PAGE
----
A simple hypothetical example can help illustrate. Assume that the breach of the investment treaty involves the cancellation of a long-term commitment to subsidise the coal used by a coal-fired power station, by €30 per ton. The state argues that continuing the payments would distort competition, leading the investor to generate more electricity than warranted. The state further argues that paying the award has virtually the same effect as continuing the subsidy. However, as an economic matter, the receipt of a lump-sum award will change incentives significantly relative to the continuation of payments under the agreement.
After receiving a lump-sum award, the power station in this example must purchase coal at the market price, which by definition is €30 per ton higher. In the future, all rational economic decisions concerning the operation of the power station will revolve around the market price of coal, so there will be no ongoing distortion of competition. The key is that the investor’s compensation should not depend on the precise amount of coal actually burned going forward, but solely on the expected amount that a tribunal determined was reasonable when it approached the task of awarding damages.
We have been involved in one investor-state dispute where the tribunal declined to issue a lump-sum award for all damages, but issued a specific award concerning past damages while retaining jurisdiction to monitor the state’s future conduct. The tribunal warned the state that more damages would arise every year if the state continued to breach its obligation to the investor. In that case there was no specific argument about competition law, but the case is interesting because one could argue that the contingent nature of the eventual compensation could affect the investor’s incentives and ongoing management decisions: shutting down operations, for example, could interrupt the expected flow of future compensation from the state. If a tribunal adopted a similar award structure in a case that presented competition law concerns, then there would be a legitimate basis for questioning whether the award itself could distort competition in the future. However, to avoid questions over future distortions of competition, a tribunal could structure the award to address all prospective damages, fully discharging the state’s continuing obligations to the investor.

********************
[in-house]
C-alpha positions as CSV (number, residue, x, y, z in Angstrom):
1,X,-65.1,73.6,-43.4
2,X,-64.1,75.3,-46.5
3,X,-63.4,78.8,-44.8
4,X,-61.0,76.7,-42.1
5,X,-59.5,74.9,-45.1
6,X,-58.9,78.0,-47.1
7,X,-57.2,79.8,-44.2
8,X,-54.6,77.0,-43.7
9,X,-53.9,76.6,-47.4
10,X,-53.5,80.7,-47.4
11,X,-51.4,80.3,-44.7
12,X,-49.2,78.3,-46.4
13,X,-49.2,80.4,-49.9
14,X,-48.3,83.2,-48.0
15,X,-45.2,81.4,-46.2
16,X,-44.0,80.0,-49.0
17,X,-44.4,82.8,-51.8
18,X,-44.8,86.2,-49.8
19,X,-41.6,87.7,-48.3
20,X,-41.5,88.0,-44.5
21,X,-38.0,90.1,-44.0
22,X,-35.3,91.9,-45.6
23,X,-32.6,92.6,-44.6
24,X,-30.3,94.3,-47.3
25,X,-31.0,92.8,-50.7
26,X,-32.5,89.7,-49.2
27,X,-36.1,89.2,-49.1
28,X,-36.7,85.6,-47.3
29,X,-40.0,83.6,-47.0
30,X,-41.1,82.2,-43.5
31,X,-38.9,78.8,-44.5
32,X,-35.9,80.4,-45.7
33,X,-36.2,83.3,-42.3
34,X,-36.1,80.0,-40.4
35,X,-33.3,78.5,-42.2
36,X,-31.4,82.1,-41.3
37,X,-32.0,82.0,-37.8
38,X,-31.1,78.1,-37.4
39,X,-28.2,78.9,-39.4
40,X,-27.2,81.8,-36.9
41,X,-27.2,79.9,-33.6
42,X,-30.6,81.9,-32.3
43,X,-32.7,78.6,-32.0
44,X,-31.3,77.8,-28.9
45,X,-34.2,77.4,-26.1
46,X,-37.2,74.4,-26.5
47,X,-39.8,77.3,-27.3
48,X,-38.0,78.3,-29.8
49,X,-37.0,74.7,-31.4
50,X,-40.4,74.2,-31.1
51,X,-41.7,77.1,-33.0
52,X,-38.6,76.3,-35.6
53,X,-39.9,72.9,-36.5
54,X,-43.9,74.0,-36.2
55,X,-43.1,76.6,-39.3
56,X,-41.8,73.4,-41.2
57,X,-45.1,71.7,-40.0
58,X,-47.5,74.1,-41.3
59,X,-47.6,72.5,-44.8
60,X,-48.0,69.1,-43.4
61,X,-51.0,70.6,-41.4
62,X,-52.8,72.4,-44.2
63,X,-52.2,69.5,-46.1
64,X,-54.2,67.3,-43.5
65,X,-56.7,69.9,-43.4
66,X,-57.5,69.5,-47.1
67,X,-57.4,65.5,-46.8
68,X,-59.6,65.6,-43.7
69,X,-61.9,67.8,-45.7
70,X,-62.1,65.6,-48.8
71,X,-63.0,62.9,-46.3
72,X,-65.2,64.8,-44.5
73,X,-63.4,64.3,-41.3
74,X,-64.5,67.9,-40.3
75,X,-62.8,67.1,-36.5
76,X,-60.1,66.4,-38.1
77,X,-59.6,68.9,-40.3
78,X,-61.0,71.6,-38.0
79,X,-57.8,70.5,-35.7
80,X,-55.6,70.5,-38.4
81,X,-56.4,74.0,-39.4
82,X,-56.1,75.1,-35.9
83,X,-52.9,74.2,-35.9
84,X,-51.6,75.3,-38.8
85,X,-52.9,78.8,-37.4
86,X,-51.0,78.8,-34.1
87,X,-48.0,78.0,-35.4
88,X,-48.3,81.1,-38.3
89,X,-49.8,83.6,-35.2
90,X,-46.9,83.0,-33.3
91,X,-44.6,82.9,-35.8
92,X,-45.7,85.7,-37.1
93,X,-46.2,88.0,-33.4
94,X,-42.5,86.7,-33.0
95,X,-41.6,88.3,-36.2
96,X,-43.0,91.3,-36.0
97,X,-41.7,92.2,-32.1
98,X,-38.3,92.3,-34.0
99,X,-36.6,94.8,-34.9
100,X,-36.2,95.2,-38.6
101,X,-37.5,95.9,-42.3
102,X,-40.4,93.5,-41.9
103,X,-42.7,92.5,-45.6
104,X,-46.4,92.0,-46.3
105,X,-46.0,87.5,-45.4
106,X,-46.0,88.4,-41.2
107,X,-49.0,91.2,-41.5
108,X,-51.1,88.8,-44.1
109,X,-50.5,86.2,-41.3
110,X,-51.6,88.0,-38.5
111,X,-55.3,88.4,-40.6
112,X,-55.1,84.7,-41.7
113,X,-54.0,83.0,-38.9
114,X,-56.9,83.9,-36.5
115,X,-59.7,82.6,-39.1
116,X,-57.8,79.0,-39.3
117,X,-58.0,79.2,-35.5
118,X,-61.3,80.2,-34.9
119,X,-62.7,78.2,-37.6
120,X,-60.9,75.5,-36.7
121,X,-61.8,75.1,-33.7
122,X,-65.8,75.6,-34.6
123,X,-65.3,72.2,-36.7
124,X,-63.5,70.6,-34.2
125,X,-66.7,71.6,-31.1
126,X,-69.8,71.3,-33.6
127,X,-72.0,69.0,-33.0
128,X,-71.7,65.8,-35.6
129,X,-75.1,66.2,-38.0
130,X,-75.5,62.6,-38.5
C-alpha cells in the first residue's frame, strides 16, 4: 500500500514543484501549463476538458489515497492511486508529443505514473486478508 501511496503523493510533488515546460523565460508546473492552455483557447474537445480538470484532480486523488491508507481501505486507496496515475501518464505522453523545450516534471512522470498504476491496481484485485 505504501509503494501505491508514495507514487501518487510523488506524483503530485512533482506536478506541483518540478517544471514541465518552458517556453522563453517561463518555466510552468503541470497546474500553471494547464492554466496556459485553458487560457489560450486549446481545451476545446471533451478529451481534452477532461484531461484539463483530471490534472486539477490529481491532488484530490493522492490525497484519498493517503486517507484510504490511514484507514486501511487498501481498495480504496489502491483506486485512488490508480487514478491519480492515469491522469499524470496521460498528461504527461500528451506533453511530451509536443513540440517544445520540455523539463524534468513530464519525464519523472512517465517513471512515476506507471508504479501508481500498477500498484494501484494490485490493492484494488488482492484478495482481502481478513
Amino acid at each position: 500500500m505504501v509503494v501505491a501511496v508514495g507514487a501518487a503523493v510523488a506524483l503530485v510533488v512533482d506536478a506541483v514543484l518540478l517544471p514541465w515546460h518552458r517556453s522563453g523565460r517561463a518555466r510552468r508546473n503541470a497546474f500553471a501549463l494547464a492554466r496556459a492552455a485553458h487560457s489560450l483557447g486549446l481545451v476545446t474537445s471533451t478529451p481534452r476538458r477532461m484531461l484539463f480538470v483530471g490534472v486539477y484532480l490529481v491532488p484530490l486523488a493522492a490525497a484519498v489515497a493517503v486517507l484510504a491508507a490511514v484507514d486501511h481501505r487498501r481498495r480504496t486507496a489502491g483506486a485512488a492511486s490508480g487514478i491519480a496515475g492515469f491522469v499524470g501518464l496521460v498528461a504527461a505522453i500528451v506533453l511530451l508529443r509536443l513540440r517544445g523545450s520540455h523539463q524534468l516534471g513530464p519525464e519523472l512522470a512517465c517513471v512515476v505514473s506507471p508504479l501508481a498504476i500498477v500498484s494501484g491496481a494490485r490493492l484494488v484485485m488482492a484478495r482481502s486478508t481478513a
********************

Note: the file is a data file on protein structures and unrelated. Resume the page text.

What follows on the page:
We now turn to a separate long-term concern, which does not involve the potential distortion of competition from the particular investment at issue. Rather, the long-term concern is that paying the award will set an adverse future precedent. The argument is that European competition policy loses its effectiveness if a state can violate it by offering inappropriate support to investors, and then upon the detection of the violation simply cashes out the investors, so that they receive the same total support as if the support had continued. Conceivably a state that is determined to grant aid will continue to do so, and will continue to distort competition, rendering the European law ineffective.
For ease of exposition we address the long-term concerns with the same hypothetical example of subsidies to coal-fired power stations. We adapt the example to illustrate the long-term issues, by exploring the concern that paying damages to the investor in a current power station will permit the state to reintroduce future subsidies of essentially the same nature, inducing more investors to build new coal-fired power stations. The imagined future scenario involves a proliferation of coal-fired power stations by investors who have confidence in the receipt of full compensation upon the cancellation of any subsidies. If the state wants inappropriate numbers of coal-fired power stations, then the concern is that the precedent of paying damages will permit the state to attract them in continued violation of European law.